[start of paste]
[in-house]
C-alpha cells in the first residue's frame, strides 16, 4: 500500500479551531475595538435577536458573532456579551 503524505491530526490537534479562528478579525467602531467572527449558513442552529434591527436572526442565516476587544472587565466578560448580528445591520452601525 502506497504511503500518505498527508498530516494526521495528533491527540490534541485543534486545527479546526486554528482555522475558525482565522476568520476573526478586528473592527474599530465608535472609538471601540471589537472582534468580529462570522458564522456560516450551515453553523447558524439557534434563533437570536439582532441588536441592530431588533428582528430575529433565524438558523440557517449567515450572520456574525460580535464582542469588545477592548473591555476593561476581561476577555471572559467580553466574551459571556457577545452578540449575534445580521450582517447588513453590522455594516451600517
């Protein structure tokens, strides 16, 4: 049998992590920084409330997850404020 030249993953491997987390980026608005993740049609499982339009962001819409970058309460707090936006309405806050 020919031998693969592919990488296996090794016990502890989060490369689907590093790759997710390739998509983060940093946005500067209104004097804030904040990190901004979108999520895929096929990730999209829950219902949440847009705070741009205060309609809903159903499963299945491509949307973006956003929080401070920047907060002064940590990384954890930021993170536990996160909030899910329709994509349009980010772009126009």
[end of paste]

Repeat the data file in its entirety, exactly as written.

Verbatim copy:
[in-house]
C-alpha cells in the first residue's frame, strides 16, 4: 500500500479551531475595538435577536458573532456579551 503524505491530526490537534479562528478579525467602531467572527449558513442552529434591527436572526442565516476587544472587565466578560448580528445591520452601525 502506497504511503500518505498527508498530516494526521495528533491527540490534541485543534486545527479546526486554528482555522475558525482565522476568520476573526478586528473592527474599530465608535472609538471601540471589537472582534468580529462570522458564522456560516450551515453553523447558524439557534434563533437570536439582532441588536441592530431588533428582528430575529433565524438558523440557517449567515450572520456574525460580535464582542469588545477592548473591555476593561476581561476577555471572559467580553466574551459571556457577545452578540449575534445580521450582517447588513453590522455594516451600517
């Protein structure tokens, strides 16, 4: 049998992590920084409330997850404020 030249993953491997987390980026608005993740049609499982339009962001819409970058309460707090936006309405806050 020919031998693969592919990488296996090794016990502890989060490369689907590093790759997710390739998509983060940093946005500067209104004097804030904040990190901004979108999520895929096929990730999209829950219902949440847009705070741009205060309609809903159903499963299945491509949307973006956003929080401070920047907060002064940590990384954890930021993170536990996160909030899910329709994509349009980010772009126009």